April 22, 2014, by ICCSR
Organizing Corporate Social Responsibility
The organizing of corporate social responsibility is sometimes rather taken for granted. Greater attention is usually given to the CSR commitments of companies or multi-actor CSR initiatives (e.g. the policies and the principles), to the CSR outputs of companies (e.g. the programmes for community, environmental, workplace or market responsibility), the business benefits of CSR (e.g. the relationships between social and financial performance), the politicisation of CSR (e.g. corporate citizenship, corporations and global governance) and, in the case of the CSR critics, the cases of corporate social irresponsibility (e.g. in the financial crisis, environmental disasters).
Andreas Rasche (Copenhagen Business School), Frank de Bakker (Free University of Amsterdam) and I decided to address this gap. We edited a special issue of the Journal of Business Ethics, entitled ‘Complete and Partial Organizing of Corporate Social Responsibility’ consisting of eight papers: two of which were concerned with CSR communications, two with business civil society relations, and one each on CSR in small and large firms, glocalization of responsible investment, and a comparison of consensual and dissensual CSR.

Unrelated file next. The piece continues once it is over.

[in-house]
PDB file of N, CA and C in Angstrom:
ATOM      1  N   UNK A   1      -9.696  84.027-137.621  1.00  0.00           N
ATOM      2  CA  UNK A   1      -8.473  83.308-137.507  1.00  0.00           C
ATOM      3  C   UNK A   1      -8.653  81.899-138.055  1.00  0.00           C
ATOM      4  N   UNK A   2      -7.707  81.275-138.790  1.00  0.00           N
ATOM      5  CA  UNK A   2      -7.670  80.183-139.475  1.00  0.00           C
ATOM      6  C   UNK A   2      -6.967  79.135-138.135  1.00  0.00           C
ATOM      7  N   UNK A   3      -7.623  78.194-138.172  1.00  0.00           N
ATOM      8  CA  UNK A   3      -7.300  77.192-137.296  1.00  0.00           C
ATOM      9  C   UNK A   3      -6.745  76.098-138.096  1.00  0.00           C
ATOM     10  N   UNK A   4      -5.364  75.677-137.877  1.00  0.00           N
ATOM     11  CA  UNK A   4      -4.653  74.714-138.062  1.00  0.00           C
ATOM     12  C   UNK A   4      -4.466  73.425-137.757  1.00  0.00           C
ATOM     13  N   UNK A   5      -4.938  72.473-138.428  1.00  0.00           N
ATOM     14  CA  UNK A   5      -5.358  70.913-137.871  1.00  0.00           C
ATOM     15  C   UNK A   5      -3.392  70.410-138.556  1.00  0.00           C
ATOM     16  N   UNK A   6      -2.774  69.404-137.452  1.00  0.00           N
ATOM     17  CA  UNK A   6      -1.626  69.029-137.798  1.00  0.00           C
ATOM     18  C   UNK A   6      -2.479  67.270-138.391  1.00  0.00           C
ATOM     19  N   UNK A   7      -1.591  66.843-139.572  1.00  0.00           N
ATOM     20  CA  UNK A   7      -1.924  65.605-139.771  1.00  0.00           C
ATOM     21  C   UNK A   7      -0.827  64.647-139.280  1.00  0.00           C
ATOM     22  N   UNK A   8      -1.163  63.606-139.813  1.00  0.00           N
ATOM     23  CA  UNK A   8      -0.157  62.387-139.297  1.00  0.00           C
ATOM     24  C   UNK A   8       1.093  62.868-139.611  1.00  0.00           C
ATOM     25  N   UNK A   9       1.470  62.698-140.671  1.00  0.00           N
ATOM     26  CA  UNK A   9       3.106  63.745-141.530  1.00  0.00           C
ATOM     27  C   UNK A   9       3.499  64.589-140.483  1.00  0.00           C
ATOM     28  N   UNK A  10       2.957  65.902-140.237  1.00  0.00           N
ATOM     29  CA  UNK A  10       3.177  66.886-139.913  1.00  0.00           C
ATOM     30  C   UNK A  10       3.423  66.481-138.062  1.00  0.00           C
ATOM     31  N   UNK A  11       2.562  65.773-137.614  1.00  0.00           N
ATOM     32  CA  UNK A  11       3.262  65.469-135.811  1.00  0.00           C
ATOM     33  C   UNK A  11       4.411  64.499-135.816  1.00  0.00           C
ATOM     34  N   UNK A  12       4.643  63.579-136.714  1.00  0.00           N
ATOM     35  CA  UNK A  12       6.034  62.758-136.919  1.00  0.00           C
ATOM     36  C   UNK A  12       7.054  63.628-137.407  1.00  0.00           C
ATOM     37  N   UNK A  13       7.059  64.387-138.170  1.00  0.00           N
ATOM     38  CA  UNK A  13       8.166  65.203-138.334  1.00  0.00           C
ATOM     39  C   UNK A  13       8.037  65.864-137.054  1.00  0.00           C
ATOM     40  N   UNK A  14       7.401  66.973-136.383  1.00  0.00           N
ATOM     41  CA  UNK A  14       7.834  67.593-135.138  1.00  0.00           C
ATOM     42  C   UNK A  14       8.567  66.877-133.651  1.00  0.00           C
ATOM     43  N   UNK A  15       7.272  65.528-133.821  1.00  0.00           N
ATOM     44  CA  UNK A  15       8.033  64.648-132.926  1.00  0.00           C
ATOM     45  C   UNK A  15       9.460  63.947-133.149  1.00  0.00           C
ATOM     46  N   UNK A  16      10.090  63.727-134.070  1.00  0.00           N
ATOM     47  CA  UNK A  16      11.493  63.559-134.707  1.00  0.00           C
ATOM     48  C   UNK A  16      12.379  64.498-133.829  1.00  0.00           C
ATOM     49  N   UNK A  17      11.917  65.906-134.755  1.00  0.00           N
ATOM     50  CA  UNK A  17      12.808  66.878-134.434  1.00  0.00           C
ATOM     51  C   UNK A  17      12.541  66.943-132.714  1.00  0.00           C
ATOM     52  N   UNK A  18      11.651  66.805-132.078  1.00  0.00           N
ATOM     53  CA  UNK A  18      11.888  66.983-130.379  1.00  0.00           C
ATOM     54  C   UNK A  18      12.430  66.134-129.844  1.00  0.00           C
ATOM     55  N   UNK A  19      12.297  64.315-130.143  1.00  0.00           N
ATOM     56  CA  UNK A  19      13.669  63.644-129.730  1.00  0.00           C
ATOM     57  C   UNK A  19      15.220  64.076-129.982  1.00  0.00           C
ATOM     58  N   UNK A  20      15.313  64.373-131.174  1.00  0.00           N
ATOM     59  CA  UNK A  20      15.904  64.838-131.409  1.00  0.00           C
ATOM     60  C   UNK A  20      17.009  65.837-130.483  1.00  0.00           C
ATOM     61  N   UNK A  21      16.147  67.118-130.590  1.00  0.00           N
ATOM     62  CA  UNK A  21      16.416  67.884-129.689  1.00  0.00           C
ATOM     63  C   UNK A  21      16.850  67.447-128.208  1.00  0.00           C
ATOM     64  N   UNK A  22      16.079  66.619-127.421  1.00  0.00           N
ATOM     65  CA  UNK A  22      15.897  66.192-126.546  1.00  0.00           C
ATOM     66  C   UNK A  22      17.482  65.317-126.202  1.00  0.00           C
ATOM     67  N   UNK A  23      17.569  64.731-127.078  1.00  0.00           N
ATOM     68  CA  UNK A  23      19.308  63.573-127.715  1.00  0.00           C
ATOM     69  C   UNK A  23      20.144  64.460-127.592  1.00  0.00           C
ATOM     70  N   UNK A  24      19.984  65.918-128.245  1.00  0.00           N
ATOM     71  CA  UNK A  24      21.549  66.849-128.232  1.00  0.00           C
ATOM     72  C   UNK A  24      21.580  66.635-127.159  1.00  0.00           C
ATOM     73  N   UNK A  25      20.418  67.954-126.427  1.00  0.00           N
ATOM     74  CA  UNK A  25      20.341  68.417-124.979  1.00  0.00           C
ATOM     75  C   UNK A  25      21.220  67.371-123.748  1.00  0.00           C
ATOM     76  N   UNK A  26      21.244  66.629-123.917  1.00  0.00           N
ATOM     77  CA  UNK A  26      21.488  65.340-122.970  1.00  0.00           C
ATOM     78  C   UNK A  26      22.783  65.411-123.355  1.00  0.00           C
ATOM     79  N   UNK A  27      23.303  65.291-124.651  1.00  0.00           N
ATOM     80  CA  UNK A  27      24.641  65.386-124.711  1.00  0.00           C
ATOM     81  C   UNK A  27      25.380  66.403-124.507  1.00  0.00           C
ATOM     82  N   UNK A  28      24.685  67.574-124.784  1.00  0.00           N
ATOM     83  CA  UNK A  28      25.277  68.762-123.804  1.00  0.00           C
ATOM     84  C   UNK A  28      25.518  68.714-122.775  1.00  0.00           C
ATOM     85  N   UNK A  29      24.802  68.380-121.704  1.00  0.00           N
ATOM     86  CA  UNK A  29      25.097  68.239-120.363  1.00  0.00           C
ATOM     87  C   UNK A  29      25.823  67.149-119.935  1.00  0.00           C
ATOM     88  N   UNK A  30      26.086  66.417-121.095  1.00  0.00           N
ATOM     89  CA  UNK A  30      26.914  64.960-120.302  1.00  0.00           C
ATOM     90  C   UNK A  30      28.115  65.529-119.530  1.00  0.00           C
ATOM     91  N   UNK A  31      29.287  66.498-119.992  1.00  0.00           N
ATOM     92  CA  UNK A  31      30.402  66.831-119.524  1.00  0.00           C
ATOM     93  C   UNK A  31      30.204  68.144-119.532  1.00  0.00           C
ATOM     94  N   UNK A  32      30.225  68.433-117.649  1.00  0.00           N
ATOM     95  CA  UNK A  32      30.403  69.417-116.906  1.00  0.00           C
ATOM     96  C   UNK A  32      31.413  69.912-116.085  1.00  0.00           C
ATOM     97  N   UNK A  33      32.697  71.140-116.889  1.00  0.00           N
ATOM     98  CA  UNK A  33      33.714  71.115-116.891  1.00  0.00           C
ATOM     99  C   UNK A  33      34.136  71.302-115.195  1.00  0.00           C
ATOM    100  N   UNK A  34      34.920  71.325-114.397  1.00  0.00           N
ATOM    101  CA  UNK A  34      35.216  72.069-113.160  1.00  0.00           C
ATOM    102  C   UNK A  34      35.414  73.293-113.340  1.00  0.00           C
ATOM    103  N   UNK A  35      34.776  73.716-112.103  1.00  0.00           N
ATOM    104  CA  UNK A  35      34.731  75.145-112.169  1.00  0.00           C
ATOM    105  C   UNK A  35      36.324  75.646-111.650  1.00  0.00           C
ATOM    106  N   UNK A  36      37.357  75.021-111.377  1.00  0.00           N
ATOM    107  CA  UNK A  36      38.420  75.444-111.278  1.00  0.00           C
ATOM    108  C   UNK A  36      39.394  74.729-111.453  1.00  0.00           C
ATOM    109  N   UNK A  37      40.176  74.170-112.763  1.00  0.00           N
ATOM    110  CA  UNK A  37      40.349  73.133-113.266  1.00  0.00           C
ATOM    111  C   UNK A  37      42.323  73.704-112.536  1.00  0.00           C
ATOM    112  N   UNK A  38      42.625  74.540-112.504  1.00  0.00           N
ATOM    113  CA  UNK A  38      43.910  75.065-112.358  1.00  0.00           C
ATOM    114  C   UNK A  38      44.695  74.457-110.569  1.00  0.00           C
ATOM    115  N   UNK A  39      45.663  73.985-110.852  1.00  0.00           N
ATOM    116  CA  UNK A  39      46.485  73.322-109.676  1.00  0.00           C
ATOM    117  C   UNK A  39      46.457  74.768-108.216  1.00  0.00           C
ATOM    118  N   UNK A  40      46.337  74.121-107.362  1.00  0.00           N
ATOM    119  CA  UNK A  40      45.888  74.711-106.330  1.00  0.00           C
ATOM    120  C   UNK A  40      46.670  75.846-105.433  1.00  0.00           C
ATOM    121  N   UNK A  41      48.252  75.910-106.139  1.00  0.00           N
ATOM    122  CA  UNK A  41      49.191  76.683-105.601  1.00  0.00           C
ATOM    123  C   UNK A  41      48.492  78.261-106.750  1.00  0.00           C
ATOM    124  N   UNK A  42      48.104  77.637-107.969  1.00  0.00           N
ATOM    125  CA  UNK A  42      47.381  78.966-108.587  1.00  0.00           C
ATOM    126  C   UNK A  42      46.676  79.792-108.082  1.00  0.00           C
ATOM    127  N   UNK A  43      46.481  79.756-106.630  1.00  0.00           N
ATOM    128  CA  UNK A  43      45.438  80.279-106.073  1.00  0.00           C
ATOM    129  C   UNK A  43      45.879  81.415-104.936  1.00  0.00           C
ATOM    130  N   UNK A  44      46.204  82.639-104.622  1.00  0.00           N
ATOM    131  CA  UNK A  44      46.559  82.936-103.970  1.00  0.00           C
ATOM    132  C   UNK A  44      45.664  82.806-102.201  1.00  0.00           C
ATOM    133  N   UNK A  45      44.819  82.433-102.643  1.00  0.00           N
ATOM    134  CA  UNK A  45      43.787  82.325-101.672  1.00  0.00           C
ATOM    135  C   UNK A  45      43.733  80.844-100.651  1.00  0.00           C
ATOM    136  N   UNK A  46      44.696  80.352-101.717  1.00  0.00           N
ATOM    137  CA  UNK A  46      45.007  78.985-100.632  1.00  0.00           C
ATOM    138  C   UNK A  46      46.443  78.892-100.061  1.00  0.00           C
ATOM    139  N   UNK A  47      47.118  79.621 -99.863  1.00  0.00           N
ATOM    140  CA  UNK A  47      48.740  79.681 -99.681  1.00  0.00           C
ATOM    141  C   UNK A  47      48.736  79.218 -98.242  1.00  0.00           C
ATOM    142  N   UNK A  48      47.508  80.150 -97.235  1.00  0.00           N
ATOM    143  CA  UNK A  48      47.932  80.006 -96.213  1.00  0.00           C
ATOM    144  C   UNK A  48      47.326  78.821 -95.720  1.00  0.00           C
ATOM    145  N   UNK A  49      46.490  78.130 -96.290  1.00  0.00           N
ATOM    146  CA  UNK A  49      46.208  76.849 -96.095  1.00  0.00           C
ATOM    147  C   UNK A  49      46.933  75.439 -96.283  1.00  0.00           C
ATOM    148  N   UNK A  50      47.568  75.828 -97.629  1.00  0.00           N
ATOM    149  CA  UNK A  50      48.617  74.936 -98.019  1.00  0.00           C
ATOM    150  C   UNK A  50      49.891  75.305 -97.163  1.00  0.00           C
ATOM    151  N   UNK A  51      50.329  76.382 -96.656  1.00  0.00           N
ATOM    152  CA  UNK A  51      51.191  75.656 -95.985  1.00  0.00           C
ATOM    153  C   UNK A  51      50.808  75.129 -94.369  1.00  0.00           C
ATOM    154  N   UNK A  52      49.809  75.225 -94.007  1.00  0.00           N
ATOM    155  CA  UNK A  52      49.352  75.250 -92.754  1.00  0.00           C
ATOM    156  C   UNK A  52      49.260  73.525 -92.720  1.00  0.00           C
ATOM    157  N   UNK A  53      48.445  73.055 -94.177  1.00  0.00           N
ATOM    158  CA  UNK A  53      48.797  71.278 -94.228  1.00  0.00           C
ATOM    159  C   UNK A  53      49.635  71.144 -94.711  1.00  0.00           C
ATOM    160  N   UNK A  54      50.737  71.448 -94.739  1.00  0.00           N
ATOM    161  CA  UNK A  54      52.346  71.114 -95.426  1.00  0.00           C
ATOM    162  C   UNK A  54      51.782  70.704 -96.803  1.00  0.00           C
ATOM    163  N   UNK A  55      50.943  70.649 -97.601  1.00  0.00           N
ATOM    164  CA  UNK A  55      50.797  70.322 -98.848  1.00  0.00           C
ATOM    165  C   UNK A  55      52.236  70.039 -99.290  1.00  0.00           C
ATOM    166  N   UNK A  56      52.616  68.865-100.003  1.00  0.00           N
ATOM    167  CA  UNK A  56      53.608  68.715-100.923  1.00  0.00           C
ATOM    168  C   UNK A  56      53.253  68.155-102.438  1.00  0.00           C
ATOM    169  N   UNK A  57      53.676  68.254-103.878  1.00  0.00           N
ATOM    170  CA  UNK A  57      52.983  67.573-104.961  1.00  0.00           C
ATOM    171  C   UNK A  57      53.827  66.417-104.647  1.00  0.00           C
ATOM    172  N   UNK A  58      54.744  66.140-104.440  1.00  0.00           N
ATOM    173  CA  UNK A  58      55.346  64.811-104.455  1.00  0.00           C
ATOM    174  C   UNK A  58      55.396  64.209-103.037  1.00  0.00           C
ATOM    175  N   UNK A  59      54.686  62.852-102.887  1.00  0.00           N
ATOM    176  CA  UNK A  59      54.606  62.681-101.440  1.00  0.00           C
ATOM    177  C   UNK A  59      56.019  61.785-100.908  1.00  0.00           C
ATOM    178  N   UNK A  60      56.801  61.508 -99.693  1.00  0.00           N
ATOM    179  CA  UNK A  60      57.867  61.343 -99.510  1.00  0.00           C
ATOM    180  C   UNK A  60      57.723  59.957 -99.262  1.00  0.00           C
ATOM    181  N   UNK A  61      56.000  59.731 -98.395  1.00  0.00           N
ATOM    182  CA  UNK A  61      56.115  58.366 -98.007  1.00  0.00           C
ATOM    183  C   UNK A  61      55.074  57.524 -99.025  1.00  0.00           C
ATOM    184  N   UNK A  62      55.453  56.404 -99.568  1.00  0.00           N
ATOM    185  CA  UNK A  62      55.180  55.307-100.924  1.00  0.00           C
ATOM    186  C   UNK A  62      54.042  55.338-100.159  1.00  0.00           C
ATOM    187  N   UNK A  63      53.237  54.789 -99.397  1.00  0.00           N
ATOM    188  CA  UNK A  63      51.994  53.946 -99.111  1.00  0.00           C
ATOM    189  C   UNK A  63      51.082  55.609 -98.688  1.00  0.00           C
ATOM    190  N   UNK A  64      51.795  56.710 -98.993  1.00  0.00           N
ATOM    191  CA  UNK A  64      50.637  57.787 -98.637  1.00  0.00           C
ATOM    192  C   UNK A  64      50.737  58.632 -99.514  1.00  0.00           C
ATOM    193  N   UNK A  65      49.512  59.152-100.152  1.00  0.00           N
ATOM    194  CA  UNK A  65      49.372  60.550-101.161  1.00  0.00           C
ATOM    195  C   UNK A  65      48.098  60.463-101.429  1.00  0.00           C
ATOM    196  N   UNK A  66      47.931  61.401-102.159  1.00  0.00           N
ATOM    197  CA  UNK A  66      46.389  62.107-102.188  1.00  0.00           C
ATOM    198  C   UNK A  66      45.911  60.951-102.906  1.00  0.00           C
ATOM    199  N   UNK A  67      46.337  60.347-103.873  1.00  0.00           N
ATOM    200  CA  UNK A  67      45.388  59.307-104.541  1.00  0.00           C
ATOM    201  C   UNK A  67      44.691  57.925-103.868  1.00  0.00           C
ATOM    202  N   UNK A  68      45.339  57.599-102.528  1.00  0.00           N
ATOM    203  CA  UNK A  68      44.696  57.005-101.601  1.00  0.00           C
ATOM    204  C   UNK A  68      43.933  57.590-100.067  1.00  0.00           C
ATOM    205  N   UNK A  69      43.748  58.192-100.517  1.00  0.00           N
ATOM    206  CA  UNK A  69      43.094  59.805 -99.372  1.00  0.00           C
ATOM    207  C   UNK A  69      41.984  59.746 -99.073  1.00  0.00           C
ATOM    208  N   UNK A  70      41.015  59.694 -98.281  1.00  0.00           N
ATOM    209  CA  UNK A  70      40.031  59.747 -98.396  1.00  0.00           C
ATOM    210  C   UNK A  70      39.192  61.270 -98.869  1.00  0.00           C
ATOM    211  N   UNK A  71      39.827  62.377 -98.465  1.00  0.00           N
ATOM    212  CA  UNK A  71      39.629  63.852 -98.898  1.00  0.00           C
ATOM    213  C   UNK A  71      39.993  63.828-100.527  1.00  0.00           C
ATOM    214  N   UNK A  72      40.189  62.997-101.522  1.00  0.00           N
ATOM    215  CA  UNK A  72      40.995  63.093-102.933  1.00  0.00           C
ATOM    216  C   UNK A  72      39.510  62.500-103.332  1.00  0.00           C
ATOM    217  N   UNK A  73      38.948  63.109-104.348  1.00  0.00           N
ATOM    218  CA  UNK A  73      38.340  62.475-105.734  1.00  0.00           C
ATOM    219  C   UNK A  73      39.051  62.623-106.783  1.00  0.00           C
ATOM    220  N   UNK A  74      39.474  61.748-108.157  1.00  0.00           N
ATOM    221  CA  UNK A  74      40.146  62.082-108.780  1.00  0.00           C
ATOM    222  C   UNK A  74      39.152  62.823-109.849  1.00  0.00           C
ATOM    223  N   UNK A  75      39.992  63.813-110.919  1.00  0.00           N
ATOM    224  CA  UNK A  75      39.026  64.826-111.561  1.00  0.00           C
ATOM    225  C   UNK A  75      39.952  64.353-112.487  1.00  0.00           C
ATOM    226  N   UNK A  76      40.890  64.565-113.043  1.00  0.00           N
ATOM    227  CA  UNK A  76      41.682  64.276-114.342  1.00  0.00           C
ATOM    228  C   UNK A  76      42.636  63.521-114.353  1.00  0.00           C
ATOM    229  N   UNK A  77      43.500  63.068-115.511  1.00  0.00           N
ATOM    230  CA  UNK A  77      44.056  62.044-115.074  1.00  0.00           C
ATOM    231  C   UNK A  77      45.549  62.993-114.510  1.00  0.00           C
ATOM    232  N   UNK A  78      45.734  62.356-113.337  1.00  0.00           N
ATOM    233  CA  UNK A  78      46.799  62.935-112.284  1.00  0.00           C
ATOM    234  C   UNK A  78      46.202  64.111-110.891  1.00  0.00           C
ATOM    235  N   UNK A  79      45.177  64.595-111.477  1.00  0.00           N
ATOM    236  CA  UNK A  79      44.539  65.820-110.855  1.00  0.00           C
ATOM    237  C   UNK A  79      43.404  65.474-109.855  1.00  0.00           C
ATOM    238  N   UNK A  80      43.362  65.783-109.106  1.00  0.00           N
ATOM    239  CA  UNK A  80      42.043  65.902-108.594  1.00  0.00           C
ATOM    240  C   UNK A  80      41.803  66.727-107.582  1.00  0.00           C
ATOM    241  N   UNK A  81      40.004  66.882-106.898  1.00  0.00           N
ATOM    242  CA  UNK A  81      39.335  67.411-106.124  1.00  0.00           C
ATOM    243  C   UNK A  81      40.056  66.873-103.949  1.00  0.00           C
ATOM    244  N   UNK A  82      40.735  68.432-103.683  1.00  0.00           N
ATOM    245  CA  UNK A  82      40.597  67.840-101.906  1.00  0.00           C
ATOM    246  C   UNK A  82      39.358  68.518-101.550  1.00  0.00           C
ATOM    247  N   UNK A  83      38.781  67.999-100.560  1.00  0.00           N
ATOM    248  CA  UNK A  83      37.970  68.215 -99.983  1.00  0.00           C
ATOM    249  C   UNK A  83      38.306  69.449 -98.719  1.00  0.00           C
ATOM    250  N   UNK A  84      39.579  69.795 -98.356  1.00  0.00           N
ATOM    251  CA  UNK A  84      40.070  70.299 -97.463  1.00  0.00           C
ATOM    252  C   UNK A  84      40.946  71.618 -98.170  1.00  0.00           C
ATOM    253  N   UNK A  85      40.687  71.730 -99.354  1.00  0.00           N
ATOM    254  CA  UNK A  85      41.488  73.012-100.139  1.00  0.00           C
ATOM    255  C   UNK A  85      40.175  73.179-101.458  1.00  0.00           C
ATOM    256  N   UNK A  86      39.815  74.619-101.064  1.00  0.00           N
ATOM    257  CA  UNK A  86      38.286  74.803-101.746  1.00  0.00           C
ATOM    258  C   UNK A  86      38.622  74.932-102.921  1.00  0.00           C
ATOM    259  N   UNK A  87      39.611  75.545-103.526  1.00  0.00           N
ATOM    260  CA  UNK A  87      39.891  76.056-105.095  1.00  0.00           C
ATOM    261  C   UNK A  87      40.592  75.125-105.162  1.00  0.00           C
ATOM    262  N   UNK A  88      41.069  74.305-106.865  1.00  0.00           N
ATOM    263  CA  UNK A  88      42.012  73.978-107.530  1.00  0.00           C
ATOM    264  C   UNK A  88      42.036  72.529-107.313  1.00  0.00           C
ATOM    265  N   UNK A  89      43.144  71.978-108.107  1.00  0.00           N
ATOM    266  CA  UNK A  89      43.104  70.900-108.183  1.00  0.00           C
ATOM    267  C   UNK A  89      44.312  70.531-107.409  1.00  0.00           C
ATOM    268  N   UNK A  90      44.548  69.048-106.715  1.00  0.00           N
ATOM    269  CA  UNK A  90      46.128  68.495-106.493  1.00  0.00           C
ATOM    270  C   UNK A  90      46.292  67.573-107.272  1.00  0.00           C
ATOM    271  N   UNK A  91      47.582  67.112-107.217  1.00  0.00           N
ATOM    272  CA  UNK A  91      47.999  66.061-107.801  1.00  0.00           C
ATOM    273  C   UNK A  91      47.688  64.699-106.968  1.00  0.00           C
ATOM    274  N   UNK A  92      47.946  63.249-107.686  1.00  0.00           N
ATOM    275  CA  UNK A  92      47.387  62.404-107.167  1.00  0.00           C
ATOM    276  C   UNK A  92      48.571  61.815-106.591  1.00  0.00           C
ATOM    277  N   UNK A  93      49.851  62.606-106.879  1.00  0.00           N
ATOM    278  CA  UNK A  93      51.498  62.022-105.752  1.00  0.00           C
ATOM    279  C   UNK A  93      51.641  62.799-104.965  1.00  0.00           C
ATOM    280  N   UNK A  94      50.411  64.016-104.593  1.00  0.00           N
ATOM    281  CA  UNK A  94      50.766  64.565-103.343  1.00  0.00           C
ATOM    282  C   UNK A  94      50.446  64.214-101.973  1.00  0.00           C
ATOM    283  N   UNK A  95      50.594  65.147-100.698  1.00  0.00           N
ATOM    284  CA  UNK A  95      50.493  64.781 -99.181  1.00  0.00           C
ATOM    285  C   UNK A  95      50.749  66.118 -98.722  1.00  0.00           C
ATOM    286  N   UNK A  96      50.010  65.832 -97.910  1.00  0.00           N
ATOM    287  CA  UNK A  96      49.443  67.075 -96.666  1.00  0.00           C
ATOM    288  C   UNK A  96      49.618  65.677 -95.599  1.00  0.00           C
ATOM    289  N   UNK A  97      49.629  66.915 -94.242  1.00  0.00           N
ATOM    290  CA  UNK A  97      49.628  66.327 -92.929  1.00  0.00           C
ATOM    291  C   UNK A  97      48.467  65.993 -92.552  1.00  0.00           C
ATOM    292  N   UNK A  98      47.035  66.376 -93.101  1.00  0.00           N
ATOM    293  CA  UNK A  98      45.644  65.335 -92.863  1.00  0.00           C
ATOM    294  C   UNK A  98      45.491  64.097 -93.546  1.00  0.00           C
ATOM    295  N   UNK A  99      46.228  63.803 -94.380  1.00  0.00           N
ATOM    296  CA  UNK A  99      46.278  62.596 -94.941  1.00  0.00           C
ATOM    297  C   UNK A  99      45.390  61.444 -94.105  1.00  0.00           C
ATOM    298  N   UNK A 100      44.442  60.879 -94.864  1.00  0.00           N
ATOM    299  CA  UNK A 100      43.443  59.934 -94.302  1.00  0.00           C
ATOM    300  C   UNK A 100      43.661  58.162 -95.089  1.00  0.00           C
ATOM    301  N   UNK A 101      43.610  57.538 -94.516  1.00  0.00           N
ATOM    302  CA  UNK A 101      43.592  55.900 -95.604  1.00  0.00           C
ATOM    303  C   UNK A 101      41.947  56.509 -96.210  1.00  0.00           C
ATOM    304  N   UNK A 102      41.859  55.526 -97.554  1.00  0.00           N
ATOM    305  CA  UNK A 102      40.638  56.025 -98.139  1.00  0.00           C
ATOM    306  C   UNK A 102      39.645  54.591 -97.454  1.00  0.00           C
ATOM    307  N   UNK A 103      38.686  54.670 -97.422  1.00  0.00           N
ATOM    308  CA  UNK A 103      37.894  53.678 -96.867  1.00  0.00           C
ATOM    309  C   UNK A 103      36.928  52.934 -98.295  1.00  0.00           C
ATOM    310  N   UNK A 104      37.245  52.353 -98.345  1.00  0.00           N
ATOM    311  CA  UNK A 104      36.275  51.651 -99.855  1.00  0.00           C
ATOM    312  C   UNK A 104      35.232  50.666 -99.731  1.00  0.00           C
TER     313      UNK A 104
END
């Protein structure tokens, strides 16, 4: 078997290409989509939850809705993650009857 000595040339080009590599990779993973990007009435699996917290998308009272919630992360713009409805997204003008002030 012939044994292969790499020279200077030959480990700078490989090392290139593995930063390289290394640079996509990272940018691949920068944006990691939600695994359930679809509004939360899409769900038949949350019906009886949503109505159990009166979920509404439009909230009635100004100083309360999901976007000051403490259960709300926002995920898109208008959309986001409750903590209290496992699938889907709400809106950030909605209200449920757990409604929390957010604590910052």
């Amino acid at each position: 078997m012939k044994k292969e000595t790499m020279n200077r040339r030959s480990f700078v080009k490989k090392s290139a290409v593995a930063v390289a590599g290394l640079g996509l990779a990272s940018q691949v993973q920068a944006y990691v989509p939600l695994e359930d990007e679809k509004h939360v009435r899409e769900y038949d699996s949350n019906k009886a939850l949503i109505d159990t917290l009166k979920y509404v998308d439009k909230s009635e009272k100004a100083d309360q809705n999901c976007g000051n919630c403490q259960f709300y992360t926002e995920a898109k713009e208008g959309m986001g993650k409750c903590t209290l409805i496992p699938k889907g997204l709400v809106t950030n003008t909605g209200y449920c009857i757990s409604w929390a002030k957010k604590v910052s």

Our own paper* compared ‘complete’ and ‘partial’ organizing of CSR. Complete organizing of CSR takes place when the main elements of organization (i.e. membership, hierarchy, rules, monitoring and sanctioning) occur within the respective company, be it a corporation or an SME. Partial organizing of CSR occurs when these elements are also located in other organizations associated with the CSR initiative (e.g. a standard or a partnership) or are absent altogether (e.g. monitoring and sanctioning are sometimes absent in CSR).
Our paper discusses the significance of whether or not these organizing elements are wholly within the company (i.e. complete organization) with not (i.e. partial organization), particularly regarding the costs and benefits of using internal and external organizing elements for CSR.
We also suggest that there has been a long-term shift from the complete to partial organizing of CSR. CSR was conventionally assumed to be entirely corporate-centered: i.e. responsibility concerned the corporation alone, and the organizing reflected corporate discretion removed from the influences of law, public policy and other actors. Today, however, CSR can have a much more nuanced character. Even though corporations remain pivotal and dedicate personnel, budgets, procedures to CSR, it is now often also organized with external actors, be they business associations, multi-actor partnerships, standards, ‘soft’ governmental regulation. As a result CSR is now better described as ‘corporate-oriented’: the responsibility concerns the sphere of the corporation (i.e. including sourcing and use of products), but the organizing is shared with civil society and governmental actors.
We suggest some further lines of research on organizing CSR.
If this is of interest, please read the paper which is available through open access.
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